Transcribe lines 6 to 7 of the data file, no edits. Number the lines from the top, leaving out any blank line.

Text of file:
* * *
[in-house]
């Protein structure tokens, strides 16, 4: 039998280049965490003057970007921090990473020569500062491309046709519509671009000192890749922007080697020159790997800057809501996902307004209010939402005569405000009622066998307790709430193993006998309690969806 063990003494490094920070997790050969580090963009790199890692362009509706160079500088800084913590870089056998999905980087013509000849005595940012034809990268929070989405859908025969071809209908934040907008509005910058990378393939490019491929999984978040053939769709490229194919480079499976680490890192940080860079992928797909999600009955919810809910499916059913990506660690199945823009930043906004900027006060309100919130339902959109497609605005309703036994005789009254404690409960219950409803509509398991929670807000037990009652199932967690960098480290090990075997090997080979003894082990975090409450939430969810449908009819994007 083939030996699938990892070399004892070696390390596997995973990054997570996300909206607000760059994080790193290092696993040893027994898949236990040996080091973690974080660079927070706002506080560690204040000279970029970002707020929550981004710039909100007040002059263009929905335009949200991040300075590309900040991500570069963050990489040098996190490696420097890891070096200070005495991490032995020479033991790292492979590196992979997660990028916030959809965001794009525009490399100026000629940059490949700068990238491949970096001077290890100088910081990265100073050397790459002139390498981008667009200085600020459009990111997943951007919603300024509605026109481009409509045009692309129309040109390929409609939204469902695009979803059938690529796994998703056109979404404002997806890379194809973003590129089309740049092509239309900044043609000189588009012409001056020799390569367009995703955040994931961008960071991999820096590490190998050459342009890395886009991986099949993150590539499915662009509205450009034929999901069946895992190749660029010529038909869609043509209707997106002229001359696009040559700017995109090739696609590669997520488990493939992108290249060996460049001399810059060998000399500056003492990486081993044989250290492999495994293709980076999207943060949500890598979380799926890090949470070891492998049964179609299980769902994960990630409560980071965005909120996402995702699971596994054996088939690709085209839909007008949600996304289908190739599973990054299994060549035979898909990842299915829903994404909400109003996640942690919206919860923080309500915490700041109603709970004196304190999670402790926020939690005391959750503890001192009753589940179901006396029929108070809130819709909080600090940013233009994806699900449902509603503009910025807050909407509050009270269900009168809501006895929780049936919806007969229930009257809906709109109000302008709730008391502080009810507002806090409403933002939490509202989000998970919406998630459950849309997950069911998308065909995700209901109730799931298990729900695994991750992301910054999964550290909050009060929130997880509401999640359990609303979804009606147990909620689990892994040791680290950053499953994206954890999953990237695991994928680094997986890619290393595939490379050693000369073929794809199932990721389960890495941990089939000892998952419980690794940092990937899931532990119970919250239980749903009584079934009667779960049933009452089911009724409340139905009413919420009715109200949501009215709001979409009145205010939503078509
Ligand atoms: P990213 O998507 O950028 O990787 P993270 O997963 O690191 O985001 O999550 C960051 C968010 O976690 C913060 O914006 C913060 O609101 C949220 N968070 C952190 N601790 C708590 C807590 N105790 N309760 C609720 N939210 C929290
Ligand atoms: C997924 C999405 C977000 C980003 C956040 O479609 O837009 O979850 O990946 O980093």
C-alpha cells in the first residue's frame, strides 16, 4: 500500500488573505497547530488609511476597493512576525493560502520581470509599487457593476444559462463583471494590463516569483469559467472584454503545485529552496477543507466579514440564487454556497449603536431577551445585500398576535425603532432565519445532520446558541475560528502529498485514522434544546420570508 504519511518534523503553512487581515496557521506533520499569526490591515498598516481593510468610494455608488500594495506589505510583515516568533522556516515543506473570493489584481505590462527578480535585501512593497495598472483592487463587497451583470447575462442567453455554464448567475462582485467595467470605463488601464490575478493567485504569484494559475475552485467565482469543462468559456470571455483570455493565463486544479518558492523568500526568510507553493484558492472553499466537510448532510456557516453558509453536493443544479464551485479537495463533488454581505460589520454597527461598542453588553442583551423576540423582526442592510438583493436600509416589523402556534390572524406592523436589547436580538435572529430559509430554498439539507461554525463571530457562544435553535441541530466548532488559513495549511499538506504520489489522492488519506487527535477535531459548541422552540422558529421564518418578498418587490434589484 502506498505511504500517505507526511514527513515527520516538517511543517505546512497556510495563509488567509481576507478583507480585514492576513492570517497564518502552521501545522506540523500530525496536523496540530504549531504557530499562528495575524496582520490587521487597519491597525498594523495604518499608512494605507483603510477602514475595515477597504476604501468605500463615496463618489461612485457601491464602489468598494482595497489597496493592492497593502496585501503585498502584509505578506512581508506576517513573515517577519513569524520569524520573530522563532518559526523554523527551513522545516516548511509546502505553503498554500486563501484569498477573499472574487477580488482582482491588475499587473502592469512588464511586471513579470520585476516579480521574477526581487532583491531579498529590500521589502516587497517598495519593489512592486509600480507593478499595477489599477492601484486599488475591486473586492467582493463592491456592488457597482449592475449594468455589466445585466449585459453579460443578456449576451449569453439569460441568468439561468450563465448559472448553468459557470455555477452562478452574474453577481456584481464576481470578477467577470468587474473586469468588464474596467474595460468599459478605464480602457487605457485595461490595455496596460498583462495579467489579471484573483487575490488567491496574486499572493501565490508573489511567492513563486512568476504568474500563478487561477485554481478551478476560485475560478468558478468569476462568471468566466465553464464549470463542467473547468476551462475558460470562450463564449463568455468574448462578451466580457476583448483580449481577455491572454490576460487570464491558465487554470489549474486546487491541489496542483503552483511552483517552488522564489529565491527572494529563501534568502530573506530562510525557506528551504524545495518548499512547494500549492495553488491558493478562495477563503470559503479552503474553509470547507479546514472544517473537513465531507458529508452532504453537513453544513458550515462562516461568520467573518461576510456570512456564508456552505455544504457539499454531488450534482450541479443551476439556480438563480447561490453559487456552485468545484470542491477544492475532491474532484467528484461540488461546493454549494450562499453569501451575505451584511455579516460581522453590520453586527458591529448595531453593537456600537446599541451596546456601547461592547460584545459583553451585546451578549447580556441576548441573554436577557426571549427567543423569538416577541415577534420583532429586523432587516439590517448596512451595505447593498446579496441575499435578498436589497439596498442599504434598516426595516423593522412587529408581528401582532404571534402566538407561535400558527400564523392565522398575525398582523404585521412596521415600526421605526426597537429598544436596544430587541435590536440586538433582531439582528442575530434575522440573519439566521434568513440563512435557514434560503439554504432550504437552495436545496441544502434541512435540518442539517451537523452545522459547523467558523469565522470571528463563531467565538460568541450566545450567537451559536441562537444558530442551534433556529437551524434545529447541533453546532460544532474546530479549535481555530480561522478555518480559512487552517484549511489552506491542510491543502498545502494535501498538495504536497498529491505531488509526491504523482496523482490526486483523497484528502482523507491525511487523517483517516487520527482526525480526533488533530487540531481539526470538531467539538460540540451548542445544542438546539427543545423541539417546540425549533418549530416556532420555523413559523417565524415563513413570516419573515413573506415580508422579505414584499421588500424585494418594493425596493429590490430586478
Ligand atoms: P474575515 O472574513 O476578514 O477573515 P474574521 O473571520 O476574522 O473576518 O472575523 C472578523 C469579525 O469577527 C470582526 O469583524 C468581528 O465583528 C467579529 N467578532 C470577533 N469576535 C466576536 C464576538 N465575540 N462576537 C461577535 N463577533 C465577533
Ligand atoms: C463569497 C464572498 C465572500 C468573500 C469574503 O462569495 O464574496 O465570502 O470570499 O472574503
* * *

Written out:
Ligand atoms: P474575515 O472574513 O476578514 O477573515 P474574521 O473571520 O476574522 O473576518 O472575523 C472578523 C469579525 O469577527 C470582526 O469583524 C468581528 O465583528 C467579529 N467578532 C470577533 N469576535 C466576536 C464576538 N465575540 N462576537 C461577535 N463577533 C465577533
Ligand atoms: C463569497 C464572498 C465572500 C468573500 C469574503 O462569495 O464574496 O465570502 O470570499 O472574503